Gradient boosting. This is a boosting approach that resamples your data set several times to generate results that form a weighted average of the resampled data set. Like decision trees, boosting makes no assumptions about the distribution of the data. Boosting is less prone to overfitting the data than a single decision tree, and if a decision tree fits the data fairly well, then boosting often improves the fit. (Overfitting data means you are using too many variables and the model is too complex. Underfitting means the opposite – not enough variables and the model is too simple. Both reduce prediction accuracy.)
Incremental response (also called net lift or uplift models). These model the change in probability caused by an action. They are widely used to reduce churn and to discover the effects of different marketing programs.
K-nearest neighbor (knn). This is a nonparametric method for classification and regression that predicts an object’s values or class memberships based on the k-closest training examples.
Memory-based reasoning. Memory-based reasoning is a k-nearest neighbor technique for categorizing or predicting observations.
Partial least squares. This flexible statistical technique can be applied to data of any shape. It models relationships between inputs and outputs even when the inputs are correlated and noisy, there are multiple outputs or there are more inputs than observations. The method of partial least squares looks for factors that explain both response and predictor variations.
Principal component analysis. The purpose of principal component analysis is to derive a small number of independent linear combinations (principal components) of a set of variables that retain as much of the information in the original variables as possible.
Support vector machine. This supervised machine learning technique uses associated learning algorithms to analyze data and recognize patterns. It can be used for both classification and regression.
Time series data mining. Time series data is time-stamped and collected over time at a particular interval (sales in a month, calls per day, web visits per hour, etc.). Time series data mining combines traditional data mining and forecasting techniques. Data mining techniques such as sampling, clustering and decision trees are applied to data collected over time with the goal of improving predictions.
What do you need to get started using predictive analytics?
The first thing you need to get started using predictive analytics is a problem to solve. What do you want to know about the future based on the past? What do you want to understand and predict? You’ll also want to consider what will be done with the predictions. What decisions will be driven by the insights? What actions will be taken?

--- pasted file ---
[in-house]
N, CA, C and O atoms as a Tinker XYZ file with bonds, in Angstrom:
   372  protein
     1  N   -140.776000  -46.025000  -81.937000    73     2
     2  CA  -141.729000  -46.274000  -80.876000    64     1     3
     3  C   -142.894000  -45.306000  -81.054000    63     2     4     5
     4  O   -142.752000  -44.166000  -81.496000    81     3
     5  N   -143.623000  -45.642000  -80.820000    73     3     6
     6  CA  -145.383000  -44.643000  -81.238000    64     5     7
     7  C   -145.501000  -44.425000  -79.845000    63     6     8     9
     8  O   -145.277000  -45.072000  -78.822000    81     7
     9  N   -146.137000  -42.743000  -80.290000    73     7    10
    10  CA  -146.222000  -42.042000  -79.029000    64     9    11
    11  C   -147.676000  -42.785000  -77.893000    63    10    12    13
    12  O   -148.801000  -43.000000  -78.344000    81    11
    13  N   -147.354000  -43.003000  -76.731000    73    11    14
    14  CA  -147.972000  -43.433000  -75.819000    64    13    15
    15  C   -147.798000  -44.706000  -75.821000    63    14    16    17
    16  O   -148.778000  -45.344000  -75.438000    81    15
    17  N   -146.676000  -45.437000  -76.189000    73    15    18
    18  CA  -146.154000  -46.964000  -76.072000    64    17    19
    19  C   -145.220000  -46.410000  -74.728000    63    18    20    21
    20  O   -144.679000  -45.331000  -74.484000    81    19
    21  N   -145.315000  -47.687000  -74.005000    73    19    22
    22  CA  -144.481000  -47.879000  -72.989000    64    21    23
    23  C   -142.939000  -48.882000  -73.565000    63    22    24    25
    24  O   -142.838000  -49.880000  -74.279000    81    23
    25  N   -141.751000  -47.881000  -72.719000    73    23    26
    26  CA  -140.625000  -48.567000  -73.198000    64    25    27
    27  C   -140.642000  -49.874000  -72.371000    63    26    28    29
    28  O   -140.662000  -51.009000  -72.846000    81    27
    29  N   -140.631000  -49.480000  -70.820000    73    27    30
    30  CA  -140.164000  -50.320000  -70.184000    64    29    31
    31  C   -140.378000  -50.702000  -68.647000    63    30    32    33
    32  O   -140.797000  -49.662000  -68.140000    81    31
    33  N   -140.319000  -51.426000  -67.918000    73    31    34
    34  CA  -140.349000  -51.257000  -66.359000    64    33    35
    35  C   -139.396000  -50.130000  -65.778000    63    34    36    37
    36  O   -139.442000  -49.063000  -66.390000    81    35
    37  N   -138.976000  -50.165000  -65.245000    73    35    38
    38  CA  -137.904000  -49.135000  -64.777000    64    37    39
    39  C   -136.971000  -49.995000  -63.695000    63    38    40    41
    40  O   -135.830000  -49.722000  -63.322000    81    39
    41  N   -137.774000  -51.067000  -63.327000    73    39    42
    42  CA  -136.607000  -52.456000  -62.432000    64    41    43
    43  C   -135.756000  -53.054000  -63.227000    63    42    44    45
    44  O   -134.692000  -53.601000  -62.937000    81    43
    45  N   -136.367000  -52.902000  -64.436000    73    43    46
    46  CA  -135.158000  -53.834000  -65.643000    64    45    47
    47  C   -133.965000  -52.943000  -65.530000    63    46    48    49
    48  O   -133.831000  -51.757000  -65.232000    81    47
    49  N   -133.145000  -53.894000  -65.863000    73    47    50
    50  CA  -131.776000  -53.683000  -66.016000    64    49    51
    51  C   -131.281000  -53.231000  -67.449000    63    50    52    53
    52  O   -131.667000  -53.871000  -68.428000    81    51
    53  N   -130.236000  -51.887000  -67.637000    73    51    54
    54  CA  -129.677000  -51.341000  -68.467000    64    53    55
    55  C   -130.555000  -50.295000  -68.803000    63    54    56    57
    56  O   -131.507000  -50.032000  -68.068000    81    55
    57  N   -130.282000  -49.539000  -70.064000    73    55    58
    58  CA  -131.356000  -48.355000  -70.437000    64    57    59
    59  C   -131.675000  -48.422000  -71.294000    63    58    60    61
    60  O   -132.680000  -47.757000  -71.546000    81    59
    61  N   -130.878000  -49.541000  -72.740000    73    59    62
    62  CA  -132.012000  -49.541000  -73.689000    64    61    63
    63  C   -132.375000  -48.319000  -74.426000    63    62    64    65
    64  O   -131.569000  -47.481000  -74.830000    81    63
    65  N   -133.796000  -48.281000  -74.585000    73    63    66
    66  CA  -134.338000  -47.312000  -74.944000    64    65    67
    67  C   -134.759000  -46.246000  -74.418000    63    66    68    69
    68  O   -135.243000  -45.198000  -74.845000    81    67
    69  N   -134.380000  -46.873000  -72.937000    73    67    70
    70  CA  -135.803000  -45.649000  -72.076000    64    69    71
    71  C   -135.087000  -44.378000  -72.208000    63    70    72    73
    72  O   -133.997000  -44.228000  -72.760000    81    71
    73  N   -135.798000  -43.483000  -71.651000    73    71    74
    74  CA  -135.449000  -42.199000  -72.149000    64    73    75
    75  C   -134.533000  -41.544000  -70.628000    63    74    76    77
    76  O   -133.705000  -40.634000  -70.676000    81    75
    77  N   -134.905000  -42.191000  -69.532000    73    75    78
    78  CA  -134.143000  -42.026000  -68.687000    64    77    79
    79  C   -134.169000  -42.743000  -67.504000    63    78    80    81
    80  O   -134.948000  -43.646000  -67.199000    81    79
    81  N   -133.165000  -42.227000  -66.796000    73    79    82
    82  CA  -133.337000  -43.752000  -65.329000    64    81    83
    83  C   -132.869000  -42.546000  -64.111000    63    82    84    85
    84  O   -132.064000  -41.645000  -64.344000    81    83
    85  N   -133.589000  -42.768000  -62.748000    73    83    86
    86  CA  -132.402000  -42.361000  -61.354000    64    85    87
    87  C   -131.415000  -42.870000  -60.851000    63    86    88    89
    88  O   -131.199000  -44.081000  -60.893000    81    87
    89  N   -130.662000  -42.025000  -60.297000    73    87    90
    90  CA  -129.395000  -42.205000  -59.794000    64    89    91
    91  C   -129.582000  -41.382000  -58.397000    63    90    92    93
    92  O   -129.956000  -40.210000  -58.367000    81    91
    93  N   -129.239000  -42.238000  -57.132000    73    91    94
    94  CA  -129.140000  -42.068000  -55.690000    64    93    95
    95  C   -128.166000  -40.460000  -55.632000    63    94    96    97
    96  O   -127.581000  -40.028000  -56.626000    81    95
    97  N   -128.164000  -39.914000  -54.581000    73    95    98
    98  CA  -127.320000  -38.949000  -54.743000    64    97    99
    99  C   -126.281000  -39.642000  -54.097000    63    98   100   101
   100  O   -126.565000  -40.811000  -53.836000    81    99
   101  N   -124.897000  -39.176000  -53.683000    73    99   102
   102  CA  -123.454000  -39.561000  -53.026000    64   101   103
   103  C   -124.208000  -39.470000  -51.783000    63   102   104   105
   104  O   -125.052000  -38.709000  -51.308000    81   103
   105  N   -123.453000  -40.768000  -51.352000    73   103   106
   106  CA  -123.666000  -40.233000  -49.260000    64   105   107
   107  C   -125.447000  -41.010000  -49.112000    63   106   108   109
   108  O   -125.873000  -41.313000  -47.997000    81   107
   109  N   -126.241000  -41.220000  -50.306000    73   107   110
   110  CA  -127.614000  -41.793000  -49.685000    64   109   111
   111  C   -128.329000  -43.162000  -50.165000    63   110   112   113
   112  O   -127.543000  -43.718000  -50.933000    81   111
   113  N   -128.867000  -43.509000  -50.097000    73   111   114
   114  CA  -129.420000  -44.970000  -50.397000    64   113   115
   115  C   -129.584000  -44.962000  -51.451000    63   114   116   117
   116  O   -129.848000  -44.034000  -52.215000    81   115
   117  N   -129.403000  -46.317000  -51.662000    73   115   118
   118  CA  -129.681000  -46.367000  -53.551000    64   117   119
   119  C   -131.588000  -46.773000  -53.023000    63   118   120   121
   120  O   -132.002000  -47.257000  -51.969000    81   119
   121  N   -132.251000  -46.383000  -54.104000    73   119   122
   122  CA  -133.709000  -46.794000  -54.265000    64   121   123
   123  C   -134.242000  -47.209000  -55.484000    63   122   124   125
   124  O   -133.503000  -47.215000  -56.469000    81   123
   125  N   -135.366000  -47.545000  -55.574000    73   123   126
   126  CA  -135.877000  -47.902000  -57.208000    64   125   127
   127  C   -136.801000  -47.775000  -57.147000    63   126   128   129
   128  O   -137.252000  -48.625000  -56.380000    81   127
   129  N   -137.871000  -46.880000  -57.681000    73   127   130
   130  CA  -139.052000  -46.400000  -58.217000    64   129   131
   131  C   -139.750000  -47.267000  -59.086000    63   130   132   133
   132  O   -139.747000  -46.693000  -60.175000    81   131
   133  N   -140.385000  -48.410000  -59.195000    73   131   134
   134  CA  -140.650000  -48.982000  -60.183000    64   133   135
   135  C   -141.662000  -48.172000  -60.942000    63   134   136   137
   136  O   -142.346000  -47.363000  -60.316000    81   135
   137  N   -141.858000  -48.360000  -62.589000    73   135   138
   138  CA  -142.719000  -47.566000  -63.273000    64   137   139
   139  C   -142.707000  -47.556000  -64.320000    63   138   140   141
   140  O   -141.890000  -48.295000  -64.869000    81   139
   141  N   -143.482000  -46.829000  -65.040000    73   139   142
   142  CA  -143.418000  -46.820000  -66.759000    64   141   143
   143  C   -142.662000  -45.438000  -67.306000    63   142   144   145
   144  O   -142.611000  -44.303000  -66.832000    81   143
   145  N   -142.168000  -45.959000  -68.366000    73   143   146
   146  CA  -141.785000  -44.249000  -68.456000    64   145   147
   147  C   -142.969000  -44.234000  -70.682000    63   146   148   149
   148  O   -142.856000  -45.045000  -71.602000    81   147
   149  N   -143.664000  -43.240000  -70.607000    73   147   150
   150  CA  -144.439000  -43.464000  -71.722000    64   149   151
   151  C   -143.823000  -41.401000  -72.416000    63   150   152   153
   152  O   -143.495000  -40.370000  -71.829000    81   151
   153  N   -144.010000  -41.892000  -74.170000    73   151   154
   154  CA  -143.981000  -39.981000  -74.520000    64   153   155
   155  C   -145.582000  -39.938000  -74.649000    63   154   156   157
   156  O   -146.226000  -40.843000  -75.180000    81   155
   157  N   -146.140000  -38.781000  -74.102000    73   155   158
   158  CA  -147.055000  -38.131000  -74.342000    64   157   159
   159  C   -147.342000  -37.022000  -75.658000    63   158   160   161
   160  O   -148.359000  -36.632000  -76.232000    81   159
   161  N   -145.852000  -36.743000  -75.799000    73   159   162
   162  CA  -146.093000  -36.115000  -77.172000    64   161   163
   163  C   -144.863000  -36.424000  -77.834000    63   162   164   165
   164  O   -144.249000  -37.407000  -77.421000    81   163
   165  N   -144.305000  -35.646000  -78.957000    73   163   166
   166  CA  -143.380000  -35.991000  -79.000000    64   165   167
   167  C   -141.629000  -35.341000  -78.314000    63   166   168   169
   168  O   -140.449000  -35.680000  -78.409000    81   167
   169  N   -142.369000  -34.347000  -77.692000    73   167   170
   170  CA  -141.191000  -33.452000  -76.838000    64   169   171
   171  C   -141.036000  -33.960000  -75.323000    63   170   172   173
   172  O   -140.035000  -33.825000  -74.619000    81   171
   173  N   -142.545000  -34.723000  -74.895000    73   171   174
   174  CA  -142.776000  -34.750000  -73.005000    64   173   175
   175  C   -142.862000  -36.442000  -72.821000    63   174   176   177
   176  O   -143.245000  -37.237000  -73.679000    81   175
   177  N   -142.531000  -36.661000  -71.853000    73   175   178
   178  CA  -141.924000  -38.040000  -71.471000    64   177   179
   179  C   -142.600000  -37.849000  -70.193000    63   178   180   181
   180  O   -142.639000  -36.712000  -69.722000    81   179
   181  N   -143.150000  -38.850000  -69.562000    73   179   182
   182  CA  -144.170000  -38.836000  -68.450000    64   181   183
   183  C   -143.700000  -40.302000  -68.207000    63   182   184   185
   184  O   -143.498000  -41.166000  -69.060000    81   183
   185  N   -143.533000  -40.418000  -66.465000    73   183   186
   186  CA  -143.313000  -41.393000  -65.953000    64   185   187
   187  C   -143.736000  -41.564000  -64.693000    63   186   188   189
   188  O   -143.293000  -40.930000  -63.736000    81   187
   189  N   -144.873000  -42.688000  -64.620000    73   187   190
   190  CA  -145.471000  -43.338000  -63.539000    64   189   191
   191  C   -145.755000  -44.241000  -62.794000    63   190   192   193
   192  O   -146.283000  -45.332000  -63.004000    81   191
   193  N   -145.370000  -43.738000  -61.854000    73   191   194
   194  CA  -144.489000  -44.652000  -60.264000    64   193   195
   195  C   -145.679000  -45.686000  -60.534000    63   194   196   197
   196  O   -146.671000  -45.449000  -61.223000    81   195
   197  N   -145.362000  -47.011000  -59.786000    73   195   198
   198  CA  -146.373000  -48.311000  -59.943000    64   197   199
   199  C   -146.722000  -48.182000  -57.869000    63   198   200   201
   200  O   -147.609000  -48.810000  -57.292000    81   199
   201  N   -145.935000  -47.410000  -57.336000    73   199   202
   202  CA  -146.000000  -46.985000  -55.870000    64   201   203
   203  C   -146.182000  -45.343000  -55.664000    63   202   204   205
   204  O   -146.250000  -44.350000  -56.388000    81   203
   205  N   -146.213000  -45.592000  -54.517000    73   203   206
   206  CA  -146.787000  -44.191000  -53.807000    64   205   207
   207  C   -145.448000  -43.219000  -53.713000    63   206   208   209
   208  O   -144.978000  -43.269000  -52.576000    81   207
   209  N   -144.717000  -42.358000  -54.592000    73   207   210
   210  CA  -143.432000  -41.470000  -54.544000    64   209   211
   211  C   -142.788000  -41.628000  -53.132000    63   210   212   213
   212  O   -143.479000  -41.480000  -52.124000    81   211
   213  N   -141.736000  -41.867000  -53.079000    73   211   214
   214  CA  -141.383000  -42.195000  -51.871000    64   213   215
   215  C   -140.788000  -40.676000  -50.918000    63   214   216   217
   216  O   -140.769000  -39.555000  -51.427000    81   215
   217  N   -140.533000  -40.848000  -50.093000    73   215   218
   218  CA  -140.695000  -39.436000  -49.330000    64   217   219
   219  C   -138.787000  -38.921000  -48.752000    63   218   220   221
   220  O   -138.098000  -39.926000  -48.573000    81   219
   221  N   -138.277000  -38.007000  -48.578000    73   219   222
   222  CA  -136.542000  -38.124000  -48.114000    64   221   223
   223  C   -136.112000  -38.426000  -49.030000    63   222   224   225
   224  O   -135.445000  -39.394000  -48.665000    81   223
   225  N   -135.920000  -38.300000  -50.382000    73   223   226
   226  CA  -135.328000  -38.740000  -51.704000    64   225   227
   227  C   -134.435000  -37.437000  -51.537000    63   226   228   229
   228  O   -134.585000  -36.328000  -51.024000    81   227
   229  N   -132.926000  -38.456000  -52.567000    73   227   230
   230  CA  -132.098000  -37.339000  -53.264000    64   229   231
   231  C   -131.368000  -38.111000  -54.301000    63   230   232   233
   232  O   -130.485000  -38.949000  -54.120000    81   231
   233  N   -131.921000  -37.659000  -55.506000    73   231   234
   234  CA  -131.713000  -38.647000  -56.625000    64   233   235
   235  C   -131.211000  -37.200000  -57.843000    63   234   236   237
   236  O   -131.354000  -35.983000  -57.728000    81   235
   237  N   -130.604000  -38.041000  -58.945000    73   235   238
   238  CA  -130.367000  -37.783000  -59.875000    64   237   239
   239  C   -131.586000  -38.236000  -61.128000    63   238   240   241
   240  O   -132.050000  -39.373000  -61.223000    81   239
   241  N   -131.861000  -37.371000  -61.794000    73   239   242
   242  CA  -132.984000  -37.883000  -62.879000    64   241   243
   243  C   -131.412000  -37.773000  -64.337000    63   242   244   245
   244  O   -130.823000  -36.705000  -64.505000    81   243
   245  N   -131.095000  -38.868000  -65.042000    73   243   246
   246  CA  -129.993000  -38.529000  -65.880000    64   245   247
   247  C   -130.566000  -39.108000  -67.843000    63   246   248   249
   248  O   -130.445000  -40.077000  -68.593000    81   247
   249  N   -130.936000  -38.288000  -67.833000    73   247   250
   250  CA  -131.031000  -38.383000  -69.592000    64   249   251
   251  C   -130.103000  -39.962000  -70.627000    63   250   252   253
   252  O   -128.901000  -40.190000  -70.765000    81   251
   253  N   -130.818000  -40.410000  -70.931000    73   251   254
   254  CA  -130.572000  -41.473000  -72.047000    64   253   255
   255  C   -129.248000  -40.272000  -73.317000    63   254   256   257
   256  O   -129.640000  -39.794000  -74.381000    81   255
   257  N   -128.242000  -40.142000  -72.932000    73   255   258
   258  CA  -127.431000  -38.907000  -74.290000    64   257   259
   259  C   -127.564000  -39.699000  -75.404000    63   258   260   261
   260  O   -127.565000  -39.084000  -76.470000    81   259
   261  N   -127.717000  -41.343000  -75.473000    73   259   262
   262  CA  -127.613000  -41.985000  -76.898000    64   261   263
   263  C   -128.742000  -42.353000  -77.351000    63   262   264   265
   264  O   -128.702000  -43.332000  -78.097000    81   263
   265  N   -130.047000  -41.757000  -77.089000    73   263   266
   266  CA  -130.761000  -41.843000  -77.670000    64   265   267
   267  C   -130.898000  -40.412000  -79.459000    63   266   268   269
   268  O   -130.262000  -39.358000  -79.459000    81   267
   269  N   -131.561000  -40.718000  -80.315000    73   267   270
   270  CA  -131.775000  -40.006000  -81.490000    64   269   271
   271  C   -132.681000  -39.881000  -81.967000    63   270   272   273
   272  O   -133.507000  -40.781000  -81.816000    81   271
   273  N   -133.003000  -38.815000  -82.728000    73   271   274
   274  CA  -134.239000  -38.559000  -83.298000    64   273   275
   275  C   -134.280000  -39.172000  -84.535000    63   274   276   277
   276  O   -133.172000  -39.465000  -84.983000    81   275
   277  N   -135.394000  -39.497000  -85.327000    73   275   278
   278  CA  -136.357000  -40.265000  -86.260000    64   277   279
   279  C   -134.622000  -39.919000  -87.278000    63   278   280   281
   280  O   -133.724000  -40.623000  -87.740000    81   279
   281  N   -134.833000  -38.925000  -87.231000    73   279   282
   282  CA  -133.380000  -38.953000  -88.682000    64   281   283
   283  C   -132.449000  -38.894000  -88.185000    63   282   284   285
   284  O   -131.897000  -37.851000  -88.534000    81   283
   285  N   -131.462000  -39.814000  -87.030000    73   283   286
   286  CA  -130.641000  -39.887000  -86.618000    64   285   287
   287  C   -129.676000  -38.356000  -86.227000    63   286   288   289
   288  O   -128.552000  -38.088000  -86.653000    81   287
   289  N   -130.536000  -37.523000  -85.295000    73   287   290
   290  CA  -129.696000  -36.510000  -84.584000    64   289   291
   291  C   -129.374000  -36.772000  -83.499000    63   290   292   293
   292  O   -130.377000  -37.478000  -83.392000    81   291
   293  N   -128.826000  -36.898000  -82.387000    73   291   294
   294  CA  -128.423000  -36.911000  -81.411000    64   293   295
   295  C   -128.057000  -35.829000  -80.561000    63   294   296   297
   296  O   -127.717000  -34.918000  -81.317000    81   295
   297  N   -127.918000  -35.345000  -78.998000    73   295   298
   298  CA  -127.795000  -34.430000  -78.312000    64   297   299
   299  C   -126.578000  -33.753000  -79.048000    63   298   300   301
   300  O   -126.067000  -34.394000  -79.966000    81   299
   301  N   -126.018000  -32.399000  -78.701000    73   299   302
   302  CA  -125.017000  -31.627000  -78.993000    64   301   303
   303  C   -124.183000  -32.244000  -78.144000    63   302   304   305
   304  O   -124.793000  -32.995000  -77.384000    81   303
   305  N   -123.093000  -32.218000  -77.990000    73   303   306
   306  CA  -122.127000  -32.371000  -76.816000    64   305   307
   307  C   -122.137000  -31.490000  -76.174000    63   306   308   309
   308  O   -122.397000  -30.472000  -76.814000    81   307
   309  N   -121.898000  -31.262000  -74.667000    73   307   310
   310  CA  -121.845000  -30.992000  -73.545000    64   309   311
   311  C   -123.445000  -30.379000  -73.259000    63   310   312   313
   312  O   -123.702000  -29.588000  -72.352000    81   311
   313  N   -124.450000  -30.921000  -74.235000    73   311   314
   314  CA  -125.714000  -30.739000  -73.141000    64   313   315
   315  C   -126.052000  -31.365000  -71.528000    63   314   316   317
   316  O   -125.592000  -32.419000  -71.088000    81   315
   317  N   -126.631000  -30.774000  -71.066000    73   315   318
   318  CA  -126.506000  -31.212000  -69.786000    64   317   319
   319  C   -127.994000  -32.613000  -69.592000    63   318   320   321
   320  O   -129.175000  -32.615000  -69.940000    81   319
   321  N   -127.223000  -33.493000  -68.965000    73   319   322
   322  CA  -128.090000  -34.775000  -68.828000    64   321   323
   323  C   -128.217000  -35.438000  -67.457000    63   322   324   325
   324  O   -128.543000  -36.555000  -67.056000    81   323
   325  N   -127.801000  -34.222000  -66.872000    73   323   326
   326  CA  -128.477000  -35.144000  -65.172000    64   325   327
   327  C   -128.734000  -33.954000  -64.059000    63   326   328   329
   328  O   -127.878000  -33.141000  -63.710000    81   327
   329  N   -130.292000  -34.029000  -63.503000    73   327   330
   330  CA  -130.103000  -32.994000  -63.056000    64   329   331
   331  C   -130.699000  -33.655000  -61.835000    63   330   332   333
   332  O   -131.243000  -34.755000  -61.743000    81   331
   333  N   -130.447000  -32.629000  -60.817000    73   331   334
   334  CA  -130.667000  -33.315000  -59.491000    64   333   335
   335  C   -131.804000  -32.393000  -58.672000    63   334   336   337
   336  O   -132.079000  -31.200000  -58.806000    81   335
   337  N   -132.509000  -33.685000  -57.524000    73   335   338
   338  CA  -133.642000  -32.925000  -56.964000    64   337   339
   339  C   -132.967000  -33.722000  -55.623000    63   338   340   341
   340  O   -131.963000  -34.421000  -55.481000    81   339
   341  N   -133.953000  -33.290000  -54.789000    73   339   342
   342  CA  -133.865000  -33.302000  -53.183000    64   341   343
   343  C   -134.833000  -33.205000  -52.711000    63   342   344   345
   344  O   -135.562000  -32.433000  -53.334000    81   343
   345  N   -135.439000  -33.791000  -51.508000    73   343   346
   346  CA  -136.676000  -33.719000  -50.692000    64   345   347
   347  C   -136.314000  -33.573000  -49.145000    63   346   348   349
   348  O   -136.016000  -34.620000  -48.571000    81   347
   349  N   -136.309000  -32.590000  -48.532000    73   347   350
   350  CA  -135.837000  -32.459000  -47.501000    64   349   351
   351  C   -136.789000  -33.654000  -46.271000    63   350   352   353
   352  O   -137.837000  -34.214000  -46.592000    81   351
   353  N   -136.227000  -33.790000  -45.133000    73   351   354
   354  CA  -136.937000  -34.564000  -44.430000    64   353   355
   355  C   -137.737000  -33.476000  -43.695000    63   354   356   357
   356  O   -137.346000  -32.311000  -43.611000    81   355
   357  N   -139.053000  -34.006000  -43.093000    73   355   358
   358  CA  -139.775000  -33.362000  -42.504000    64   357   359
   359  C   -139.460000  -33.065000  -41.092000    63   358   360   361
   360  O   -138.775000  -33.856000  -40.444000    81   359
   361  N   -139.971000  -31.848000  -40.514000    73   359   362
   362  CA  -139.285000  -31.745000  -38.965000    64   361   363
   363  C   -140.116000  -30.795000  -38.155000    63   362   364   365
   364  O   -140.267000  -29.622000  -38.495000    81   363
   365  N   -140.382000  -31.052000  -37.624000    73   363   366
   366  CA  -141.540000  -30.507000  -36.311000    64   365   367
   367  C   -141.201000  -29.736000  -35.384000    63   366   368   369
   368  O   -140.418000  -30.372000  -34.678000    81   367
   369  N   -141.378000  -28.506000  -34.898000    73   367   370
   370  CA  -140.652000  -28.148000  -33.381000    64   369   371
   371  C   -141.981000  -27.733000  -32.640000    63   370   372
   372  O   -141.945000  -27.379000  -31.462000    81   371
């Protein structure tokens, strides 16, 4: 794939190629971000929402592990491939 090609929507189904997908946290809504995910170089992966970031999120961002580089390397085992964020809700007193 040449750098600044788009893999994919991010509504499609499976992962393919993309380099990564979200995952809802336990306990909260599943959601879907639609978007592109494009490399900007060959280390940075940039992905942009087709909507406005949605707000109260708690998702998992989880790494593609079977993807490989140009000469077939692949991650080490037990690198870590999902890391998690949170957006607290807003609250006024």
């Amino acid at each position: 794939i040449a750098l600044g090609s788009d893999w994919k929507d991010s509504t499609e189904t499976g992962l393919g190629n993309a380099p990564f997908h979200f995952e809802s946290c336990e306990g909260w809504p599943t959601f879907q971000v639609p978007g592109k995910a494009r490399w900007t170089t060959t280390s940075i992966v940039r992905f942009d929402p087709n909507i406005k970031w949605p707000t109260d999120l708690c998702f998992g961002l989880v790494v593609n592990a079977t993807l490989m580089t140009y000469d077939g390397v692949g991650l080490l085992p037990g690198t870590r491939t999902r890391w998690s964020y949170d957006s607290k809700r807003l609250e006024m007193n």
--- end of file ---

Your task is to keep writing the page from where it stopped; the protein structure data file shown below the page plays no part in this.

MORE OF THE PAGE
Second, you’ll need data. In today’s world, that means data from a lot of places. Transactional systems, data collected by sensors, third-party information, call center notes, web logs, etc. You’ll need a data wrangler, or someone with data management experience, to help you cleanse and prep the data for analysis. To prepare the data for a predictive modeling exercise also requires someone who understands both the data and the business problem. How you define your target is essential to how you can interpret the outcome. (Data preparation is considered one of the most time-consuming aspects of the analysis process. So be prepared for that.)
After that, the predictive model building begins. Increasingly easy-to-use software means more people can build analytical models. But you’ll still likely need some sort of data analyst who can help you refine your models and come up with the best performer. And then you might need someone in IT who can help deploy your models. That means putting the models to work on your chosen data – and that’s where you get your results.
Predictive modeling requires a team approach. You need people who understand the business problem to be solved. Someone who knows how to prepare data for analysis. Someone who can build and refine the models. Someone in IT to ensure that you have the right analytics infrastructure for model building and deployment. And an executive sponsor can help make your analytic hopes a reality.
Read More About This Topic
- Continuous monitoring: Stop procurement fraud, waste and abuse nowProcurement fraud, waste and abuse silently robs businesses an average of 5% of spend annually. And even when organizations invest in detection methods, they’re often let down by their techniques. Learn what continuous monitoring is and why this proven analytical method is key to fighting back.
- Uncover hidden financial crime riskEscalating threats call for a financial crime risk framework that uses powerful, visual, interactive techniques to proactively identify hidden risks.
- Why it's so easy to steal from insurance companies – and what to do about itThe former leader of a successful and sophisticated fraud enterprise tells insurers how he stole so much money from them, who does it and why it's so easy.
- Containing health care costs: Analytics paves the way to payment integrityFor payment integrity, health care organizations need to uncover a wider range of abuse, waste and errors and data-driven analytics is making that possible.